Between work and personal commitments arising during the weekend of AnimeNEXT, I was only around for Saturday. Fortunately, most of the good stuff was scheduled on that day, so that meant the hours flew by and it felt like I got more out of one day at this con than whole weekends elsewhere. One second, I’m running around for a press badge with minutes to spare before a conference with Trigger, and in the next moment, I’m hearing the hard truth behind the production of Trigger’s incomparable Turning Girls web animation. All the while, I’m thinking if I should line-up afterwards for Aya Suzuki’s Women in Anime panel or if I have the chance to squeeze in a dealer’s room run before or after lunch, all things I need to consider early on to account for how long it takes to get anywhere between the Bridgewater and the DoubleTree.

If I make it seem like I was in a rush throughout the day, I really wasn’t, I just had every block of time during the day accounted for with something going on, whether it was a panel or an indulgent mid-con shower to scrub off the Jersey funk. Maybe it was a heightened awareness of the clock ticking down on my shortened stay at AnimeNEXT but I never found myself kicking rocks, waiting out dead time between events. I did spend a lot of time waiting on line but what did I expect from attempting to make it to as many of the most popular attractions of the day as I could? It would be unfair to say AnimeNEXT is a linecon since it’s missing the spirit of a real linecon where a two-hour wait for lunch is “reasonable”.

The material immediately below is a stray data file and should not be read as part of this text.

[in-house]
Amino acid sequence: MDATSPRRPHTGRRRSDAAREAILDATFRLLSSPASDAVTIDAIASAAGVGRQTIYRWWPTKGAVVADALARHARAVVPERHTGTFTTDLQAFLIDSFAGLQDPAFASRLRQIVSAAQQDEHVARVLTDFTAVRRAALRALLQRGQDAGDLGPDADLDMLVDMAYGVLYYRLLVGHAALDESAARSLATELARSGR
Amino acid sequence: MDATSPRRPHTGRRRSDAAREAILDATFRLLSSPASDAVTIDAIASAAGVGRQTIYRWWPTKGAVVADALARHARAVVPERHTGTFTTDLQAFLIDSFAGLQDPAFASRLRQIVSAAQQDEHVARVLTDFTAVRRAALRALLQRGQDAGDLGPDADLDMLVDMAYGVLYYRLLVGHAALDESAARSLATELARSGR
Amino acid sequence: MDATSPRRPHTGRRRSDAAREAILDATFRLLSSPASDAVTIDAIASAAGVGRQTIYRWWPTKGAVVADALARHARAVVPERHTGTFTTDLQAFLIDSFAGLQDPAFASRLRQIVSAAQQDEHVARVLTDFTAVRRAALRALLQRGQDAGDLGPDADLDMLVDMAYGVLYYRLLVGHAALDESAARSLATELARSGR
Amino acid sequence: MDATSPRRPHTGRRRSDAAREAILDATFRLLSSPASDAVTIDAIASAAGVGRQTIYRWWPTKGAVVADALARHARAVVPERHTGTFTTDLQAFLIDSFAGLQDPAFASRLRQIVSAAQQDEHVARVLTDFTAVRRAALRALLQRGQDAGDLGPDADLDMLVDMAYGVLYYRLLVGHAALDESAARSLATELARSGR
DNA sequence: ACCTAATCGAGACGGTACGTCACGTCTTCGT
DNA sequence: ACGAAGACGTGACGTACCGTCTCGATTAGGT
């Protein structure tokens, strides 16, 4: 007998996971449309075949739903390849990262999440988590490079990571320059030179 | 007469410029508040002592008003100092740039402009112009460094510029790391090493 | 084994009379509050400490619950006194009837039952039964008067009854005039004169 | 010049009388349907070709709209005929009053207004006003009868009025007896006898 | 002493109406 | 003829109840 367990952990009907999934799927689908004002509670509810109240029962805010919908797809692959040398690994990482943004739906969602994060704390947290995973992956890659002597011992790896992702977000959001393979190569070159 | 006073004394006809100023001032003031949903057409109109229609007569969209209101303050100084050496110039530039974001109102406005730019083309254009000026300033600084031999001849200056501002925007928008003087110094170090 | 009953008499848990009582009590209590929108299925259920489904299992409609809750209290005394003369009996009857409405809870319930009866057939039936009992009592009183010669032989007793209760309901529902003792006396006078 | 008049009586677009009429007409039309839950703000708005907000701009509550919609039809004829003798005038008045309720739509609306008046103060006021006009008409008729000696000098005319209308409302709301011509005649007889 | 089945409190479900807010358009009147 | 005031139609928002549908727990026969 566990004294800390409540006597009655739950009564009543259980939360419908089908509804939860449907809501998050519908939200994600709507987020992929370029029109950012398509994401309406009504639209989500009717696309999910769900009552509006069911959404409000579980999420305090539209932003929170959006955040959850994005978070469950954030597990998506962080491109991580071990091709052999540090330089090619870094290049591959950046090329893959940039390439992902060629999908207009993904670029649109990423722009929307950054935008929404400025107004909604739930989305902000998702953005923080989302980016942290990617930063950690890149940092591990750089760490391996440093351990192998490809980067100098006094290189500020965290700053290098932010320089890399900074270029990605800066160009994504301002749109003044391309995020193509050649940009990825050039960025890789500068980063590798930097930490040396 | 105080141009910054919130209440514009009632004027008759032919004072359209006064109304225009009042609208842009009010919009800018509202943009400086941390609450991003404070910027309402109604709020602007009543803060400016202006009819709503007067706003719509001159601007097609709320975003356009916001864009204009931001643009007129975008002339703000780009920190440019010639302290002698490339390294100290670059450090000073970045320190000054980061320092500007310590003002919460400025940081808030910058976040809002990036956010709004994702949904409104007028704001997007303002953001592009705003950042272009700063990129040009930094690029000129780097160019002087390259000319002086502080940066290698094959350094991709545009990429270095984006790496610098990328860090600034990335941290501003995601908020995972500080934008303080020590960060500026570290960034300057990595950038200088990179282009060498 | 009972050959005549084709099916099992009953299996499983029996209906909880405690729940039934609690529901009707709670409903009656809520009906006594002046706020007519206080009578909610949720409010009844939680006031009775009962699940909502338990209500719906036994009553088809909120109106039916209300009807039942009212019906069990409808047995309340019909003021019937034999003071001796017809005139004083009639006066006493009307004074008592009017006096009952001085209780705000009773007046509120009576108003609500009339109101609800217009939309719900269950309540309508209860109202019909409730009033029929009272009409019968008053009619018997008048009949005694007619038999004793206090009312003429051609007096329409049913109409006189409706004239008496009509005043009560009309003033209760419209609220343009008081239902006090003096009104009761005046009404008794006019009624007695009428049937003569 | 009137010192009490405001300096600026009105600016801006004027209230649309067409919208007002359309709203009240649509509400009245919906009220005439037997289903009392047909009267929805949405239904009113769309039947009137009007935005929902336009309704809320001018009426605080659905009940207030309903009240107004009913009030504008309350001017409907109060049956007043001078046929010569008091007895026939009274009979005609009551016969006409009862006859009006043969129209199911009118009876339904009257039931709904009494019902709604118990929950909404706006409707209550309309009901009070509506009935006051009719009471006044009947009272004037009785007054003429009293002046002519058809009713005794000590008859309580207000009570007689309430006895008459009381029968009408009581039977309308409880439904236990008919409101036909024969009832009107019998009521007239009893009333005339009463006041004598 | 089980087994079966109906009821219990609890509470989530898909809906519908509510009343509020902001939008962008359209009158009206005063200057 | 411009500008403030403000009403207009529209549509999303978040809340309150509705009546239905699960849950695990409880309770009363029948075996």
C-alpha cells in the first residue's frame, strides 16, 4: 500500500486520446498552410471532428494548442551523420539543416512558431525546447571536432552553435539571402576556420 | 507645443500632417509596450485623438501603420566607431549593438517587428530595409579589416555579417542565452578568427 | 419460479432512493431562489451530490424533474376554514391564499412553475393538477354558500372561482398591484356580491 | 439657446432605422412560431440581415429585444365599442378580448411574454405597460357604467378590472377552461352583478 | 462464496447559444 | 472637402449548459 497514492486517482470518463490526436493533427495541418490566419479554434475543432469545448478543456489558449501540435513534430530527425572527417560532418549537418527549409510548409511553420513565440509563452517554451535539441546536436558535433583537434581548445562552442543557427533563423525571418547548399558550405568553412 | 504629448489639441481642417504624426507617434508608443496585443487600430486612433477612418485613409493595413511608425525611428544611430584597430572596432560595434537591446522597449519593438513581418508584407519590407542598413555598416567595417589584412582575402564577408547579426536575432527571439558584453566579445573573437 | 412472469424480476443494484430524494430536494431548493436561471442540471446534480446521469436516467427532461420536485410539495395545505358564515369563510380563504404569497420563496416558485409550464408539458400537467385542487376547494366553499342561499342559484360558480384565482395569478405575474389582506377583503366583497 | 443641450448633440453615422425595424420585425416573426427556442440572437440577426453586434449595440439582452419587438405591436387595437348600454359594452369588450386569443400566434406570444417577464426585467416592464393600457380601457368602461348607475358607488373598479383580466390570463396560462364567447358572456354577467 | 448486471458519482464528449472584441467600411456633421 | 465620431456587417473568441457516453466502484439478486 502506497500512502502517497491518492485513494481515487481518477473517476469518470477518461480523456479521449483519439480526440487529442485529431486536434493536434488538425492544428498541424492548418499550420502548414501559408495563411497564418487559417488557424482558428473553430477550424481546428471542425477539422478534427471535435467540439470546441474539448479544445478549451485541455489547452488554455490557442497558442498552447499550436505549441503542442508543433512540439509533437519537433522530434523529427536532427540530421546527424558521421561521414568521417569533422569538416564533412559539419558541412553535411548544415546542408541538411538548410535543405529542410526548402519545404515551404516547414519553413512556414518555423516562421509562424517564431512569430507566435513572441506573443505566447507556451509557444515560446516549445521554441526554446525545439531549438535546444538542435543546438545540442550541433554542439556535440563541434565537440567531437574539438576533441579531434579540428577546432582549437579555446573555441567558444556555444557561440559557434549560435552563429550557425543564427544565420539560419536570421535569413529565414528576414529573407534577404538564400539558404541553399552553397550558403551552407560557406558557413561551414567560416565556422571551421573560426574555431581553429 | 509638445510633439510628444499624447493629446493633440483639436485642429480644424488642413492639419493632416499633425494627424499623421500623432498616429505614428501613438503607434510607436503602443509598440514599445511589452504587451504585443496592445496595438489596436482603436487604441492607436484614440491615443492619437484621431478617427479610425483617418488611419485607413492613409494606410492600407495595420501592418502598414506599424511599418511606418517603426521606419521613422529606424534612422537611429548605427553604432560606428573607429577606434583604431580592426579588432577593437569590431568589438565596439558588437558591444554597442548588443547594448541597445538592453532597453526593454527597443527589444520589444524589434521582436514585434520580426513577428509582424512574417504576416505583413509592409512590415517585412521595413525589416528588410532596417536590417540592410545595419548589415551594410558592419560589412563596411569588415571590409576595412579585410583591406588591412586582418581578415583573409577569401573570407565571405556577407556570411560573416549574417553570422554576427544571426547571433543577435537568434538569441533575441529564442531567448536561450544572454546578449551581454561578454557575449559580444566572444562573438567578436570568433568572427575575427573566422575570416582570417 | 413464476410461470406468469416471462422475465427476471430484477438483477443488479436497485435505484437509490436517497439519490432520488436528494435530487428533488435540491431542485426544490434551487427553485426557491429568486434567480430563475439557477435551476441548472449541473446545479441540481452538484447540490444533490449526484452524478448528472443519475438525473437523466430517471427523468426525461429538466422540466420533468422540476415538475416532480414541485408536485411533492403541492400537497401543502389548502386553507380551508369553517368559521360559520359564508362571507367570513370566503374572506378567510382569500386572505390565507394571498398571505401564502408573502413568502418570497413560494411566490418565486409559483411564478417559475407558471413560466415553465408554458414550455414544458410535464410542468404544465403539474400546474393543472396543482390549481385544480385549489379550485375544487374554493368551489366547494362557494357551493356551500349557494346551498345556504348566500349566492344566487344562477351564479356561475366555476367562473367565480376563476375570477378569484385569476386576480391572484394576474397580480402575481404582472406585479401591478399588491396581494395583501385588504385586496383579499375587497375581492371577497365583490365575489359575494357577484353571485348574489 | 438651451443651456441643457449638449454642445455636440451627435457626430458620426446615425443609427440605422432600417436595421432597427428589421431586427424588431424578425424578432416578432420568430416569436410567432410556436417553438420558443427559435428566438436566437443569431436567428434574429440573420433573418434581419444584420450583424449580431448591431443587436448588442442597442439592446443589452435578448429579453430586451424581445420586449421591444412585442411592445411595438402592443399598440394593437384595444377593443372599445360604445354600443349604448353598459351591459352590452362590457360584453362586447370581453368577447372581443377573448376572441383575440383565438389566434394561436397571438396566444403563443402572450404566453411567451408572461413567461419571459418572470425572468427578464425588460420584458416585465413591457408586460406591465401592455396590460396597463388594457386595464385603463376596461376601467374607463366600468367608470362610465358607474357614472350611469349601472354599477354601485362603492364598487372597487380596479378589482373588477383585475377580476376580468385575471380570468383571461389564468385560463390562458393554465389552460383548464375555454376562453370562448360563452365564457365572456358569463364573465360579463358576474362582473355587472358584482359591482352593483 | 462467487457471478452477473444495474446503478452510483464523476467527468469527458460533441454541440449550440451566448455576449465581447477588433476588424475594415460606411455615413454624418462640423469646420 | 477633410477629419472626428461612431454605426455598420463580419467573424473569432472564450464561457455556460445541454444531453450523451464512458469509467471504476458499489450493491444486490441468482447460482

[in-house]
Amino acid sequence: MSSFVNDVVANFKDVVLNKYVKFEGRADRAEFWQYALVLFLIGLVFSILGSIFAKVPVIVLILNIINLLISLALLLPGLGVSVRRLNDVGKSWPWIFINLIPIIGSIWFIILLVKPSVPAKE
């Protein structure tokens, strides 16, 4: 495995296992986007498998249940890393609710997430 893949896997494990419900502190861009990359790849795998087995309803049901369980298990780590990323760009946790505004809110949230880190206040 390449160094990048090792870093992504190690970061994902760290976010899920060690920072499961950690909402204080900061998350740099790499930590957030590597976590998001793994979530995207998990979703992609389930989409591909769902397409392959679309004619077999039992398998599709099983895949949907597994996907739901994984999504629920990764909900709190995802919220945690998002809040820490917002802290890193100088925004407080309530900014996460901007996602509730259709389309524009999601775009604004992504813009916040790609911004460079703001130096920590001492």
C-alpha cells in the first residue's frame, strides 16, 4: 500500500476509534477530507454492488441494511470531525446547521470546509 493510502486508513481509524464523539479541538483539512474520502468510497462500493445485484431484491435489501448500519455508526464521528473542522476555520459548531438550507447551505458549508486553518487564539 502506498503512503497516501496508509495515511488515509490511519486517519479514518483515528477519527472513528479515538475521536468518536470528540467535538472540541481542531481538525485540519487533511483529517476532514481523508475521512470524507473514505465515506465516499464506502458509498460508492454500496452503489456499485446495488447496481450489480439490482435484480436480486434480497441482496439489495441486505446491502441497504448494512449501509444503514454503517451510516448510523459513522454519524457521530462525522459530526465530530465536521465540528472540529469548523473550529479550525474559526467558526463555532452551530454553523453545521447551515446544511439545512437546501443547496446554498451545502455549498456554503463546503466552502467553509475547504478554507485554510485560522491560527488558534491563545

The reality is that there is no lunch to be had at the convention center, or any food in general, unless you have a liberal definition of the concept of food and are willing to risk a detour for a slice of con pizza in the far reaches of the dealer’s room. This is only my second AnimeNEXT at the Garden State Convention Center, but as the last to be held on those grounds, I can say that I definitely won’t miss the venue too much. Having survived an autograph line in a narrow hall with broken AC, it’s obvious that it’s time to relocate. Line management was not the best, especially for panels at the DoubleTree, with staff mainly concerned for keeping the spaces clear and leaving the herds accountable to form their own line. Of course, none of this matters since next year is a whole new venue with plenty of opportunities to impress or disappoint, so consider this year a write-off.